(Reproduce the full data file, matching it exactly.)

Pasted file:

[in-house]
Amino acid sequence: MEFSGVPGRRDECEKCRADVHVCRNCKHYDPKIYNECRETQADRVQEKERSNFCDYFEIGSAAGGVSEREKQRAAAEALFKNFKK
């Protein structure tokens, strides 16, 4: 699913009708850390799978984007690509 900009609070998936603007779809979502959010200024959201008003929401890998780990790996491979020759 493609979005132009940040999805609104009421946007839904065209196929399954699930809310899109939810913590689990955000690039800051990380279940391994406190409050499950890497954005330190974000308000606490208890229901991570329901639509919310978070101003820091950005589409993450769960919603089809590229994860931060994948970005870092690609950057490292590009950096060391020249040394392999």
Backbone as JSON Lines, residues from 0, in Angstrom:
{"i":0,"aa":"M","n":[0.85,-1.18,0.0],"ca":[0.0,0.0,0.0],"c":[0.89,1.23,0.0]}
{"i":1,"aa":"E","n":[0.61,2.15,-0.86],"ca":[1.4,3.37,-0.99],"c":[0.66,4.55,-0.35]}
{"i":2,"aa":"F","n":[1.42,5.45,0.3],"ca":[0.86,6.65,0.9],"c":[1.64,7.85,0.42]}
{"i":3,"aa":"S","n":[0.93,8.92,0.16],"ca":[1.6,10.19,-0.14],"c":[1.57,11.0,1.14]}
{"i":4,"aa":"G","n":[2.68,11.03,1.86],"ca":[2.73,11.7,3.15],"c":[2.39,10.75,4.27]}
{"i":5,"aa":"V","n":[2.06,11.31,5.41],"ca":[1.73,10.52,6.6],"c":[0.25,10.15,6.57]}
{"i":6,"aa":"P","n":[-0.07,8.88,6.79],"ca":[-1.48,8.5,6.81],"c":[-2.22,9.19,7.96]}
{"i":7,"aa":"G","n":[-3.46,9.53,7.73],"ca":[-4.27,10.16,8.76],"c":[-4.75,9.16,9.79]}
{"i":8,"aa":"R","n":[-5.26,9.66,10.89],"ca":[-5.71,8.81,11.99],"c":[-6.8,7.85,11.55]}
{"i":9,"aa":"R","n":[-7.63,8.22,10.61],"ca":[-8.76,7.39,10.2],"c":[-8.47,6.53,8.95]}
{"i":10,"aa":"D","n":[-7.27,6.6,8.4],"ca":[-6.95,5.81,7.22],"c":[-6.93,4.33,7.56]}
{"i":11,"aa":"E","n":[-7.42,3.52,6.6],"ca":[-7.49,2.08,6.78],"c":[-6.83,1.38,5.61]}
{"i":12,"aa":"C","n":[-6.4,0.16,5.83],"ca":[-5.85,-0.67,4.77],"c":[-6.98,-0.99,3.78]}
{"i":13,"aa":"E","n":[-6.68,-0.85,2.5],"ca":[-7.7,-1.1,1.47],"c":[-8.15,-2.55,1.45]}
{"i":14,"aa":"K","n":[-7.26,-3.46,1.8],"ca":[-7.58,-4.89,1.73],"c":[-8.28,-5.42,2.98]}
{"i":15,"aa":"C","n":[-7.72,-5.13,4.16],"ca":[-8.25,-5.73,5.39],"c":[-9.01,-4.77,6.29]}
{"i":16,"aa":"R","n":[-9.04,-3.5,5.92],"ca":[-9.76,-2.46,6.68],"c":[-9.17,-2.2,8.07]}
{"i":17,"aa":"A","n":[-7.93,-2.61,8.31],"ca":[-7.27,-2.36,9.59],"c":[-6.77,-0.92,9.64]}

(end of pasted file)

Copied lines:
[in-house]
Amino acid sequence: MEFSGVPGRRDECEKCRADVHVCRNCKHYDPKIYNECRETQADRVQEKERSNFCDYFEIGSAAGGVSEREKQRAAAEALFKNFKK
């Protein structure tokens, strides 16, 4: 699913009708850390799978984007690509 900009609070998936603007779809979502959010200024959201008003929401890998780990790996491979020759 493609979005132009940040999805609104009421946007839904065209196929399954699930809310899109939810913590689990955000690039800051990380279940391994406190409050499950890497954005330190974000308000606490208890229901991570329901639509919310978070101003820091950005589409993450769960919603089809590229994860931060994948970005870092690609950057490292590009950096060391020249040394392999």
Backbone as JSON Lines, residues from 0, in Angstrom:
{"i":0,"aa":"M","n":[0.85,-1.18,0.0],"ca":[0.0,0.0,0.0],"c":[0.89,1.23,0.0]}
{"i":1,"aa":"E","n":[0.61,2.15,-0.86],"ca":[1.4,3.37,-0.99],"c":[0.66,4.55,-0.35]}
{"i":2,"aa":"F","n":[1.42,5.45,0.3],"ca":[0.86,6.65,0.9],"c":[1.64,7.85,0.42]}
{"i":3,"aa":"S","n":[0.93,8.92,0.16],"ca":[1.6,10.19,-0.14],"c":[1.57,11.0,1.14]}
{"i":4,"aa":"G","n":[2.68,11.03,1.86],"ca":[2.73,11.7,3.15],"c":[2.39,10.75,4.27]}
{"i":5,"aa":"V","n":[2.06,11.31,5.41],"ca":[1.73,10.52,6.6],"c":[0.25,10.15,6.57]}
{"i":6,"aa":"P","n":[-0.07,8.88,6.79],"ca":[-1.48,8.5,6.81],"c":[-2.22,9.19,7.96]}
{"i":7,"aa":"G","n":[-3.46,9.53,7.73],"ca":[-4.27,10.16,8.76],"c":[-4.75,9.16,9.79]}
{"i":8,"aa":"R","n":[-5.26,9.66,10.89],"ca":[-5.71,8.81,11.99],"c":[-6.8,7.85,11.55]}
{"i":9,"aa":"R","n":[-7.63,8.22,10.61],"ca":[-8.76,7.39,10.2],"c":[-8.47,6.53,8.95]}
{"i":10,"aa":"D","n":[-7.27,6.6,8.4],"ca":[-6.95,5.81,7.22],"c":[-6.93,4.33,7.56]}
{"i":11,"aa":"E","n":[-7.42,3.52,6.6],"ca":[-7.49,2.08,6.78],"c":[-6.83,1.38,5.61]}
{"i":12,"aa":"C","n":[-6.4,0.16,5.83],"ca":[-5.85,-0.67,4.77],"c":[-6.98,-0.99,3.78]}
{"i":13,"aa":"E","n":[-6.68,-0.85,2.5],"ca":[-7.7,-1.1,1.47],"c":[-8.15,-2.55,1.45]}
{"i":14,"aa":"K","n":[-7.26,-3.46,1.8],"ca":[-7.58,-4.89,1.73],"c":[-8.28,-5.42,2.98]}
{"i":15,"aa":"C","n":[-7.72,-5.13,4.16],"ca":[-8.25,-5.73,5.39],"c":[-9.01,-4.77,6.29]}
{"i":16,"aa":"R","n":[-9.04,-3.5,5.92],"ca":[-9.76,-2.46,6.68],"c":[-9.17,-2.2,8.07]}
{"i":17,"aa":"A","n":[-7.93,-2.61,8.31],"ca":[-7.27,-2.36,9.59],"c":[-6.77,-0.92,9.64]}